Coming to church on Sunday gave them strength. It gave them hope. It helped their faith.
But doing the things Jesus told them, was what made them Christians.
Jesus said, “Love one another, just as I have loved you. . .”
Loving people is following Christ. Hating people is the opposite of following Christ. Hating people seems to be a really popular alternative today.
But hating people, spreading hate, feeding hate, has absolutely nothing to do with the gospel, or with Jesus Christ.
Jesus said, “Love one another. Forgive each other. Even forgive your enemies. Forgive, because God has forgiven you. Forgive as many times as it takes.”
“Love your neighbor.” Jesus said. And he told a story about a guy who got beaten and robbed and left for dead by the side of the road. Two very religious guys came down the road, saw him, and walked on by. A third guy came down the road, stopped, and helped him. Gave him first aid. Took him for help. Paid his motel bill. Took care of his every need.
That third guy, Jesus said, belonged to a religious group that everybody else hated. Nobody would talk to them, or trade with them, or eat the food that they’d touched. But he was the guy that stopped.
“Which one of those three was the good neighbor?” Jesus asked. The two religious guys, or the good Samaritan? You tell me. . .”
In today’s reading, Jesus says something interesting. “When you come into town, find a good family, and stay with them. When you come into a house, greet everybody who lives there, and share your peace with the whole family. If they accept your peace, great! If they don’t accept your peace, just move on.”
This is really a cool idea! It assumes that Christians are people who go into homes, or who open their homes to others. But then there’s this really cool idea, that when we visit people, a big part of what we do is to share the peace of Christ with them.
I know people who can share the peace of Christ, with a cup of coffee, or a sandwich. I know people who can share the peace of Christ with tomatoes from their garden, or by showing a picture of their family.
It’s not just what we say. It’s sharing the peace that’s in our heart with people. Quakers have a special way of talking about that. One of the old Quaker questions for spiritual growth asks, “Do you make your home a place of friendliness, refreshment, and peace, where God becomes more real to those who live there and to all who visit there?”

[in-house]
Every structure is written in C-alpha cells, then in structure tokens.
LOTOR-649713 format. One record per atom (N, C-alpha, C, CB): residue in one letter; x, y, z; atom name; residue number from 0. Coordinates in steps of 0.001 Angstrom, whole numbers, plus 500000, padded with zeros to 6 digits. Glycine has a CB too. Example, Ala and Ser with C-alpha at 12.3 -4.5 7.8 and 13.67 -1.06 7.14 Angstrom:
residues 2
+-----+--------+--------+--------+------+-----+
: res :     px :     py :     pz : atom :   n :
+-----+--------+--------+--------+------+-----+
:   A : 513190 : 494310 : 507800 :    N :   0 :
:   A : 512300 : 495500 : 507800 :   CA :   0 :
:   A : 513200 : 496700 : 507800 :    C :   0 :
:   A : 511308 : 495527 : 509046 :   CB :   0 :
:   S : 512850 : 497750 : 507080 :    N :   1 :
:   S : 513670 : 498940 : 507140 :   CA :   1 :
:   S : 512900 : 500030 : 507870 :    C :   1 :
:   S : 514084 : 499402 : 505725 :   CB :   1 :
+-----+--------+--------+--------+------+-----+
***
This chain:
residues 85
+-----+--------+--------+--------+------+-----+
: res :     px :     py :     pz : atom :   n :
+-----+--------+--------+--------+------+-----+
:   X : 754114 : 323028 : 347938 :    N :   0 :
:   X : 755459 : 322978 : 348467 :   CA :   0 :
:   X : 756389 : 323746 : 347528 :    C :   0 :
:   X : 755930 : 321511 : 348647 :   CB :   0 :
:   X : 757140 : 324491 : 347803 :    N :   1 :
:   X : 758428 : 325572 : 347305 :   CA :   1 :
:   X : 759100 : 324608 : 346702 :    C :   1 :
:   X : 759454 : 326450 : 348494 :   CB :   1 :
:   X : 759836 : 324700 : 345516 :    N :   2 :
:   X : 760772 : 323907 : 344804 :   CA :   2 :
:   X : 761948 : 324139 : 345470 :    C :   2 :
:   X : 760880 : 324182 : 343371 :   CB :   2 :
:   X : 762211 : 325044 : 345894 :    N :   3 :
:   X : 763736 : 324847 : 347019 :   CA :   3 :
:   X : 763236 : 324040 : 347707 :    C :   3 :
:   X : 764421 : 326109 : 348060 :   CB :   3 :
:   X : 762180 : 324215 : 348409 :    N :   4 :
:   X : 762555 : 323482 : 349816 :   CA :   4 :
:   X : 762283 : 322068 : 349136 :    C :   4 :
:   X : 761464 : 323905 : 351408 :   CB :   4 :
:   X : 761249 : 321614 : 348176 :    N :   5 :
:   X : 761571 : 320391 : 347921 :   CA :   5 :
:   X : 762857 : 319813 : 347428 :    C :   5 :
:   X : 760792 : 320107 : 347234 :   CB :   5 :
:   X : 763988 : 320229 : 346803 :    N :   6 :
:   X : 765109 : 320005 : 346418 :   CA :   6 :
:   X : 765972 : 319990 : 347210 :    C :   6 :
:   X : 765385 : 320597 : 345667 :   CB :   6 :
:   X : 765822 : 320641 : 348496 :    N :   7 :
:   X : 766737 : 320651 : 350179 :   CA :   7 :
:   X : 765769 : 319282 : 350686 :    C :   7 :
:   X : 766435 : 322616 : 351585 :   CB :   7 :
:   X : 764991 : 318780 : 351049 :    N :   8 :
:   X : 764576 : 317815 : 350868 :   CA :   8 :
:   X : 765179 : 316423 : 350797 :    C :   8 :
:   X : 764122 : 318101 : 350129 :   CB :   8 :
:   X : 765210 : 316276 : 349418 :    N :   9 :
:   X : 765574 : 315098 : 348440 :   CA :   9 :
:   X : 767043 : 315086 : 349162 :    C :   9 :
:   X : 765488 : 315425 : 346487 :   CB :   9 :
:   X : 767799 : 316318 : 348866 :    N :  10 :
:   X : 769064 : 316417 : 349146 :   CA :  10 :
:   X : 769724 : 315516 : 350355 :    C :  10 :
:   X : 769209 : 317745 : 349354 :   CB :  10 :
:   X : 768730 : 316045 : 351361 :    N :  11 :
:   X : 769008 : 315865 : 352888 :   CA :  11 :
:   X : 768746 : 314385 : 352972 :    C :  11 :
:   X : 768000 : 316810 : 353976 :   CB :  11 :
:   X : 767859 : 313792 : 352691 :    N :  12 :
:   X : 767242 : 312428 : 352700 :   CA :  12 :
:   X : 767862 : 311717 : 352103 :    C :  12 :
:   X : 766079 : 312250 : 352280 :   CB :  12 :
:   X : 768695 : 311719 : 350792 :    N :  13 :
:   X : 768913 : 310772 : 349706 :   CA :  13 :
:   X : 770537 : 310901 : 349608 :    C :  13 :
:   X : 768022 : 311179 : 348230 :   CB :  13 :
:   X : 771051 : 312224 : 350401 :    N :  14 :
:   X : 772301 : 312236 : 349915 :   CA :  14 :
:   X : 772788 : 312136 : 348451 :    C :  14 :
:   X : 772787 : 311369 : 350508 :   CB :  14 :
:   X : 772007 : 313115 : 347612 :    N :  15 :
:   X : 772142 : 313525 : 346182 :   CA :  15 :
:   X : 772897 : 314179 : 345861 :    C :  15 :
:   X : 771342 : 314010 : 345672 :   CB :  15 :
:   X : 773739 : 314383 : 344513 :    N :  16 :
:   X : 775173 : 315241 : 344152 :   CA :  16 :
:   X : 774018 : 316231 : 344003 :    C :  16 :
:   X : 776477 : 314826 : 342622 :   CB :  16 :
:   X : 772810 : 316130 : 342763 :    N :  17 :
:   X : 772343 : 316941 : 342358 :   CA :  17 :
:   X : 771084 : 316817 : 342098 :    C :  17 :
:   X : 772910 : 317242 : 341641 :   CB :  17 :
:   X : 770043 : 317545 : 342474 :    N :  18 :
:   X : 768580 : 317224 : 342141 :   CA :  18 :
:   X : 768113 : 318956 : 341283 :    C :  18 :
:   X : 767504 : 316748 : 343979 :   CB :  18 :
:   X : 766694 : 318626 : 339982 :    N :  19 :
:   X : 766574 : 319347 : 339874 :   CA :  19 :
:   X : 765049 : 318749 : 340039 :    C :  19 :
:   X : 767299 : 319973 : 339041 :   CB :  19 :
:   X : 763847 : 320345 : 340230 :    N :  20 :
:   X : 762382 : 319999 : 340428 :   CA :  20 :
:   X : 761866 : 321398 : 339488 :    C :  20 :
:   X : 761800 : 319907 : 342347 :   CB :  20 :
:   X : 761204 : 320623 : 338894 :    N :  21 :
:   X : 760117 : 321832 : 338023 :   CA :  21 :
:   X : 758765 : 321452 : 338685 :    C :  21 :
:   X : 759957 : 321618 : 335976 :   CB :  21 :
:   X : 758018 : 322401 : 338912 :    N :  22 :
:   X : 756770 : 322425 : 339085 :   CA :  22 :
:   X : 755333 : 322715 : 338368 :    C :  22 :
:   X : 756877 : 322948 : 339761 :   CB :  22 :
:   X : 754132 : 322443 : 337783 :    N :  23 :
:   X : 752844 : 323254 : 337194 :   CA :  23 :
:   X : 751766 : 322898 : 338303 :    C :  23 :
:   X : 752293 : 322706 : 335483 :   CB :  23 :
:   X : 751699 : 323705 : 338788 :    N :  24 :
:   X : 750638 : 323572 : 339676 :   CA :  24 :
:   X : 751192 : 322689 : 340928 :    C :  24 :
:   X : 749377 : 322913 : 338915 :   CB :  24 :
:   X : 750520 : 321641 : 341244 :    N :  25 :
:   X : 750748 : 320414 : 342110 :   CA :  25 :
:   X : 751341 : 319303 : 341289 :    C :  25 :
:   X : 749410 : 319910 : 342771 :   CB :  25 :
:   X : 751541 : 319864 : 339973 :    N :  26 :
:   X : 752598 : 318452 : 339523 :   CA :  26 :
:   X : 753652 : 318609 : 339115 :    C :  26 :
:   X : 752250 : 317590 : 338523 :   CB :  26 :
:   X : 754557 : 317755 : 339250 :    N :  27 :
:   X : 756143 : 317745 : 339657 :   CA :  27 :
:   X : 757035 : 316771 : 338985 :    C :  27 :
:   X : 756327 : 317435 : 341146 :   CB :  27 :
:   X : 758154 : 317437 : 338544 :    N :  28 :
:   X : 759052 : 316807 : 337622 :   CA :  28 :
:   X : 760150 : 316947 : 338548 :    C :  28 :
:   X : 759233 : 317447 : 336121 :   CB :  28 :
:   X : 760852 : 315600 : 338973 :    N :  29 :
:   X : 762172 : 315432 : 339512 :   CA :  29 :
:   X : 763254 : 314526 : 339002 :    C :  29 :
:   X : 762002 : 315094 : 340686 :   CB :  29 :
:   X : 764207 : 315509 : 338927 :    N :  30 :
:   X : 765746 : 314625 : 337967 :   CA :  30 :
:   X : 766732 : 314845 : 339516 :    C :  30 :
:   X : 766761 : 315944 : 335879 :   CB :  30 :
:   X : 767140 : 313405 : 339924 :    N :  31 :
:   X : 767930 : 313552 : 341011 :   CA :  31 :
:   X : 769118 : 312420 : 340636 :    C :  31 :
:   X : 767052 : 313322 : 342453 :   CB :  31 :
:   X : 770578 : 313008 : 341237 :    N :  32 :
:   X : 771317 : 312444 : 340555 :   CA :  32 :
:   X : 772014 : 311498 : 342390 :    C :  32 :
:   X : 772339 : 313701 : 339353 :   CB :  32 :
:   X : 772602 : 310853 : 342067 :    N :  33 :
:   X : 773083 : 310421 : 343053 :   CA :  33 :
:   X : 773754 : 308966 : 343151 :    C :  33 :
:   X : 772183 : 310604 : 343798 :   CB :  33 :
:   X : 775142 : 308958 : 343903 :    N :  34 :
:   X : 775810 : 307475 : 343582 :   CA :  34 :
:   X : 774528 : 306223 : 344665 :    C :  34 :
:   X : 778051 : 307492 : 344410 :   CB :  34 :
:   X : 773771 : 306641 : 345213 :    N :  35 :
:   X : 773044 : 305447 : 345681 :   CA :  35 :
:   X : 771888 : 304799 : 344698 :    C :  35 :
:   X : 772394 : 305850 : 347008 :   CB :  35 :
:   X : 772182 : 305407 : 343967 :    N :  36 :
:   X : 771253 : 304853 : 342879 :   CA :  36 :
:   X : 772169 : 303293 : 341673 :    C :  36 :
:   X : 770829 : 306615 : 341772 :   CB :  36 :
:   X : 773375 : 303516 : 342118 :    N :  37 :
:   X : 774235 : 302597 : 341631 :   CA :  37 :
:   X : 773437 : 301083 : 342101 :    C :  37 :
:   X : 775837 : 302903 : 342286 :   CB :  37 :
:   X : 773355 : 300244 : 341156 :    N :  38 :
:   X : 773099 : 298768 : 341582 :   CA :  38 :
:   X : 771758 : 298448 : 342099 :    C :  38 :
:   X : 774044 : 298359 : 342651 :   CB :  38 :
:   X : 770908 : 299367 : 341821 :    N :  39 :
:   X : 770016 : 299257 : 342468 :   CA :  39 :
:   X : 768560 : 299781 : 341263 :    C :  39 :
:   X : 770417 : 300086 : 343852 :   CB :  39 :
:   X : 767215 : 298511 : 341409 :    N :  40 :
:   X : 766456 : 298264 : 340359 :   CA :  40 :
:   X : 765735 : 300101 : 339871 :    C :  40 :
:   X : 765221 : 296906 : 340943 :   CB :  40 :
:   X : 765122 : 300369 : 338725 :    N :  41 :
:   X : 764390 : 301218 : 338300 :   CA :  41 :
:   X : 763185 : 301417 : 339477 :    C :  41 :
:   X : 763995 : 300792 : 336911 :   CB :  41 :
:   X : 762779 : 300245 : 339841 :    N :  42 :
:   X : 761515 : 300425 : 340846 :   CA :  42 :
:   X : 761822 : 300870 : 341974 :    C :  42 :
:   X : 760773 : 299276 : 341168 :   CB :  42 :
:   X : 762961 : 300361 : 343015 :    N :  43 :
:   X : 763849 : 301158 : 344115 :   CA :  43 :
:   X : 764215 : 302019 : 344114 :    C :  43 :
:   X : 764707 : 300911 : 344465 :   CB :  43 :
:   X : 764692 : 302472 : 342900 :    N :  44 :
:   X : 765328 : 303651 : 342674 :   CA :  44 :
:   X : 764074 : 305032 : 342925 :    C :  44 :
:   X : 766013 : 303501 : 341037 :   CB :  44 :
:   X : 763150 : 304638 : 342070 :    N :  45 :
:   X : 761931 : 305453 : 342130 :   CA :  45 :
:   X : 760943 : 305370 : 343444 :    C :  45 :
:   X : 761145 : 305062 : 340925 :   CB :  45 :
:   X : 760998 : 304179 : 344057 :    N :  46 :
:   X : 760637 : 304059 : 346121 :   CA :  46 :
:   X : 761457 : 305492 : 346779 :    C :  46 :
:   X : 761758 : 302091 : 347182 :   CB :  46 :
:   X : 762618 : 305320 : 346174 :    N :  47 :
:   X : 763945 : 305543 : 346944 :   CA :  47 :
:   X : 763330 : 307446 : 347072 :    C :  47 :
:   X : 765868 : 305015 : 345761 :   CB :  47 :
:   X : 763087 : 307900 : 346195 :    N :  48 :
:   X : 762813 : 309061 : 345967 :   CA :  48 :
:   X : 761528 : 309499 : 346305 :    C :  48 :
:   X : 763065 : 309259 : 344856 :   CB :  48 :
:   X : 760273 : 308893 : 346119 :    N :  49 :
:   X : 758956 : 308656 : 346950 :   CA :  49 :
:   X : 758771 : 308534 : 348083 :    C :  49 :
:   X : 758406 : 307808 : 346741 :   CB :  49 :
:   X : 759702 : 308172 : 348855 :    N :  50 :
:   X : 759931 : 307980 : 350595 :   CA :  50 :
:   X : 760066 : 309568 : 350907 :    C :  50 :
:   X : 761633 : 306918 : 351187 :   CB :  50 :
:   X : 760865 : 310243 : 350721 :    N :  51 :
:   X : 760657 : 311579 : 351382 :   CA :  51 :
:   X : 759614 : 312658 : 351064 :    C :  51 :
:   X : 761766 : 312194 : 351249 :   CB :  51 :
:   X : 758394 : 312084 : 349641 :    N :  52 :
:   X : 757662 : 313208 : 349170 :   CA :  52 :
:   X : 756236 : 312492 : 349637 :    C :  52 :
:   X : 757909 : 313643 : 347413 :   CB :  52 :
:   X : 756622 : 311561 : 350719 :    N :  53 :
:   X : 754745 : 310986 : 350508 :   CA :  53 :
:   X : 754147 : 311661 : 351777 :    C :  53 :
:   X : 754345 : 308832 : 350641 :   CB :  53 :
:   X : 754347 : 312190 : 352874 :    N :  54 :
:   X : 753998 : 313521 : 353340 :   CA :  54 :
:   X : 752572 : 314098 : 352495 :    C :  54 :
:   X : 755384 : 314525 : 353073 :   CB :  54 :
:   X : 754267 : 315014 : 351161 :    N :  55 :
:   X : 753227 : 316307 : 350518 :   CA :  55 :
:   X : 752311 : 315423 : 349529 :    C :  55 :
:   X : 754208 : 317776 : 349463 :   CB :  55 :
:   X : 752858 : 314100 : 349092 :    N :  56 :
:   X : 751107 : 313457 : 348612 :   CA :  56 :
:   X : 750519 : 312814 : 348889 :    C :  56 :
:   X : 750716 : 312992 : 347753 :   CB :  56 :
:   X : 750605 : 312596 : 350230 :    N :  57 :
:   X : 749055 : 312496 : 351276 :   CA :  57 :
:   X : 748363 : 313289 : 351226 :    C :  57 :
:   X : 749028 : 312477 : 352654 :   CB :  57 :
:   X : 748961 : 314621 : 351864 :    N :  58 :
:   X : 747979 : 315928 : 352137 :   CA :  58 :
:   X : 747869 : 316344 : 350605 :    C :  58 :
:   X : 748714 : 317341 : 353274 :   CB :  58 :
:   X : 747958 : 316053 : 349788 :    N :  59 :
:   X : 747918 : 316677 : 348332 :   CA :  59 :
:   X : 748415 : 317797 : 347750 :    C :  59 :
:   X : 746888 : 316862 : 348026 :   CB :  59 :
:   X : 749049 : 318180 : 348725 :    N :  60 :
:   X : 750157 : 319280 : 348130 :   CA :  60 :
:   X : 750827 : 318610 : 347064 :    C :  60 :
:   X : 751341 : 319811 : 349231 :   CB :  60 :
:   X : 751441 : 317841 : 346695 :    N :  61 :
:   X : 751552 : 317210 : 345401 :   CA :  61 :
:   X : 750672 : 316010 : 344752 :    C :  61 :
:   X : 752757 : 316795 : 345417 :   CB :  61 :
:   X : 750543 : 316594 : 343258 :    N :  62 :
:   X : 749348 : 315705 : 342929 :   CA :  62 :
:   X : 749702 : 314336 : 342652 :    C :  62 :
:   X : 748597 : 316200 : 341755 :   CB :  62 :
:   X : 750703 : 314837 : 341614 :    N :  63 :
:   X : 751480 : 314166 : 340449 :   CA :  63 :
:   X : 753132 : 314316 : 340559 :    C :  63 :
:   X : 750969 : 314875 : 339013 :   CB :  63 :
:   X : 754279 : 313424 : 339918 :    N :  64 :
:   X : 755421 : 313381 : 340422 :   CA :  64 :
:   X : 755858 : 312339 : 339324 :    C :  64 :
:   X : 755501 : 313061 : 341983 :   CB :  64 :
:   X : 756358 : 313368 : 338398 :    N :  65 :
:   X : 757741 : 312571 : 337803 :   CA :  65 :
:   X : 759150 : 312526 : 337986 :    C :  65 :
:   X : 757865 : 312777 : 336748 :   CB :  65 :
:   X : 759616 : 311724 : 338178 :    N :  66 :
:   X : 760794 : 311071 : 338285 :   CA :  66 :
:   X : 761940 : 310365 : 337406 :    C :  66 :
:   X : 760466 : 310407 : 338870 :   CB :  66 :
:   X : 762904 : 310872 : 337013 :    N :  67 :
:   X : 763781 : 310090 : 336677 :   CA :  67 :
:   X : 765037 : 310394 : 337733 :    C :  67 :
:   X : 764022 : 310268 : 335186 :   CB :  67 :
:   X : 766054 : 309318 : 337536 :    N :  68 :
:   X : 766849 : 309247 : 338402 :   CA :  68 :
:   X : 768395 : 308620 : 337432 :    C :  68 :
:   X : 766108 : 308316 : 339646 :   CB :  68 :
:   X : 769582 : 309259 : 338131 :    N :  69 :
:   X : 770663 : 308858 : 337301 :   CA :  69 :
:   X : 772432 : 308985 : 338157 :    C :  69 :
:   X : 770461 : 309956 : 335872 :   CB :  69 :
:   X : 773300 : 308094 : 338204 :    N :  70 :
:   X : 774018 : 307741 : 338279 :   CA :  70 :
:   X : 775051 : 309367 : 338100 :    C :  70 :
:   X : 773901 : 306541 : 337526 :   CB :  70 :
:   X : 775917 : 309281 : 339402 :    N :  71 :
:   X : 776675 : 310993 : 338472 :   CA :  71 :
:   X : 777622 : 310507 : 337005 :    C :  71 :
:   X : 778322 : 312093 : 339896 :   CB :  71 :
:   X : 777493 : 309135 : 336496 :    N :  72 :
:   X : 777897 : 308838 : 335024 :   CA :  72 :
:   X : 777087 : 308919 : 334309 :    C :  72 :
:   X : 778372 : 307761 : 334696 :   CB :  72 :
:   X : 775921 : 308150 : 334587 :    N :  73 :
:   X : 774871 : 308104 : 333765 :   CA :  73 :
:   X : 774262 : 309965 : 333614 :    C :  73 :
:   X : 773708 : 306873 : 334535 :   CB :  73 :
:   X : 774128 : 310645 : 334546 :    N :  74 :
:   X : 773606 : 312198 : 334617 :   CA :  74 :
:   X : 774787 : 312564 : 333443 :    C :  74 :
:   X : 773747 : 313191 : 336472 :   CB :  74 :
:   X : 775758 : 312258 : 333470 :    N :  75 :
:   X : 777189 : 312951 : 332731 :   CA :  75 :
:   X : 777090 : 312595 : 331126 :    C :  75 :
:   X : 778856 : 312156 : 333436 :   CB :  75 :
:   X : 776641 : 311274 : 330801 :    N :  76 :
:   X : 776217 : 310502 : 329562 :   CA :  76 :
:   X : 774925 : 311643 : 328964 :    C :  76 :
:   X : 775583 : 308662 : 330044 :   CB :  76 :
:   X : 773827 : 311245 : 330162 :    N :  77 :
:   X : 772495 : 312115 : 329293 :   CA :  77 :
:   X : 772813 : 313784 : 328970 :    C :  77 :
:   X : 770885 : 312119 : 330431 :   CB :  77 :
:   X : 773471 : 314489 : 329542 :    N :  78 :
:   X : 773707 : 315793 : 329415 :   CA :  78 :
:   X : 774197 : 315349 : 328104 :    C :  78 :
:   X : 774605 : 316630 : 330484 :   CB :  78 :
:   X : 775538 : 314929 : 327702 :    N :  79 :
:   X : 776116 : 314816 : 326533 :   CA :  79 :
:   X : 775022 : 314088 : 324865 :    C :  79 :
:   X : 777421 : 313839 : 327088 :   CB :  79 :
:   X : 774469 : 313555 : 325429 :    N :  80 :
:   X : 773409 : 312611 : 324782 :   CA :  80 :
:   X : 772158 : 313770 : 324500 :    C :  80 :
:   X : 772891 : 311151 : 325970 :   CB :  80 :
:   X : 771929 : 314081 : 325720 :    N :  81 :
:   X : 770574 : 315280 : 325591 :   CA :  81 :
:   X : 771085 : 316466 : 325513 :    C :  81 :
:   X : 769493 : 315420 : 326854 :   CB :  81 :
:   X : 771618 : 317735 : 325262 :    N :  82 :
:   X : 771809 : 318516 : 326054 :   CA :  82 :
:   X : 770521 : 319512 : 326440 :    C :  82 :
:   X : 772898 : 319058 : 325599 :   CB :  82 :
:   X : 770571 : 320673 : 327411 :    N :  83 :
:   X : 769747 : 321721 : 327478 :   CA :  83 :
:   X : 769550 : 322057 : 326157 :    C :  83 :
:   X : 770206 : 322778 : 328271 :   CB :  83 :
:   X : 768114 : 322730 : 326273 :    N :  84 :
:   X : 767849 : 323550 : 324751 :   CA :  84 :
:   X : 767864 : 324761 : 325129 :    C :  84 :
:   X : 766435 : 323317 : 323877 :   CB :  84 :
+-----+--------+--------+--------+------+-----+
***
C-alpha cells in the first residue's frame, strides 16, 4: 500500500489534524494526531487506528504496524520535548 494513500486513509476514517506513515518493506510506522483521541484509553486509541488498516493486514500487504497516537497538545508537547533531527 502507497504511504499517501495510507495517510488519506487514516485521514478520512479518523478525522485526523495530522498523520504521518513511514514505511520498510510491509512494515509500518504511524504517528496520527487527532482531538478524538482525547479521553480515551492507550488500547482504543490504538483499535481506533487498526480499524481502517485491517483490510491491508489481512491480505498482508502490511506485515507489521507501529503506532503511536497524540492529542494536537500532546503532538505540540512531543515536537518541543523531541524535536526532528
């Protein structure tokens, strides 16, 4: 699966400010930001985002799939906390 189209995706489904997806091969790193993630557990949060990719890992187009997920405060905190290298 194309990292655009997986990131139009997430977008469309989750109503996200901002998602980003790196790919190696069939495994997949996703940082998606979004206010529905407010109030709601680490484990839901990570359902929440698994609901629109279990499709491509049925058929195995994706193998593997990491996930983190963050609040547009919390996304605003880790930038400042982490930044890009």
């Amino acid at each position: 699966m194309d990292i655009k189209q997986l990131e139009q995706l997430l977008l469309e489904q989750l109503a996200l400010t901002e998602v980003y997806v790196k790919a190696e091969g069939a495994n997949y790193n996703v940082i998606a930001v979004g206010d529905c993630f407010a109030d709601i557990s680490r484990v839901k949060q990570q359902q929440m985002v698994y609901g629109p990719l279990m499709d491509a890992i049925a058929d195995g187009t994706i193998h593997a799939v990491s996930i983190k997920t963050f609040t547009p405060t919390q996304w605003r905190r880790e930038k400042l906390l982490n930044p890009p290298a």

Jesus also shared some cautions in today’s reading. He said, “I’m sending you out like sheep in the midst of wolves. . .”
Jesus knew that his followers wouldn’t have it easy. Not everybody is innocent or good. There’s times we all have, when somebody doesn’t like us, or wants to take advantage of us, or treat us badly, or get rid of us.
Jesus said, “You’ll find yourself in court. You’ll face hostility. They’ll beat you up. They’ll drag you in front of the authorities. Don’t worry ahead of time, what to say. The Holy Spirit will give you the right words when the moment comes. It won’t be you speaking, but your Father speaking through you.”
That’s quite a promise! God can speak through ordinary people like us. Jesus said that.
Jesus seems to think that coming to church is only part of being one of his disciples. It’s important. But there’s a lot more!
Jesus said, “Treat everyone the same way that you’d like to be treated. . .” That’s the Golden Rule.
Jesus said, “Love the Lord your God with all your heart, with all your soul, with all your mind, and with all your strength. And love your neighbor as yourself. . .” That’s the Great Commandment.
Jesus said, “Go into all the world and proclaim the good news to the whole creation. . .” That’s the Great Commission.
Jesus said to the crowd who wanted to kill a woman who’d been caught in adultery, “Whoever is without sin among you, throw the first stone.” And then he told the woman, “Go home, and sin no more. . .”
Do you see what I’m saying here? There’s more to being a Christian, than coming to church. Don’t get me wrong. Coming to church is good! It helps make you stronger. You see your friends. You get a lift.
But when we leave here – that’s when the real work starts. Going out, and doing what Jesus said – that’s when we all start to follow.
Just like there’s a difference, between inheriting our faith, and hearing Jesus call us, there’s a difference between coming to church, and living up to what Jesus says. That’s what we all need to do.
Nobody’s perfect. We all fall short. Me as much as anyone. I’m not perfect, either! We forgive each other. We lift each other up. We help each other to get straightened out. We try again. We pray for each other. We try to build each other up. We share each others’ burdens. Wash, rinse, repeat – it never ends.
But day by day, we try to do better. Week by week, we try to reach out and build. Generation by generation, we tell people about the love of Christ.
That love was showed to us. We know that love in our hearts, and we’re aware of that love of Christ, whenever we stop and pray. We try to find the words and the means to share that love, in Jesus’ name, with everyone we meet.
That’s what it’s all about.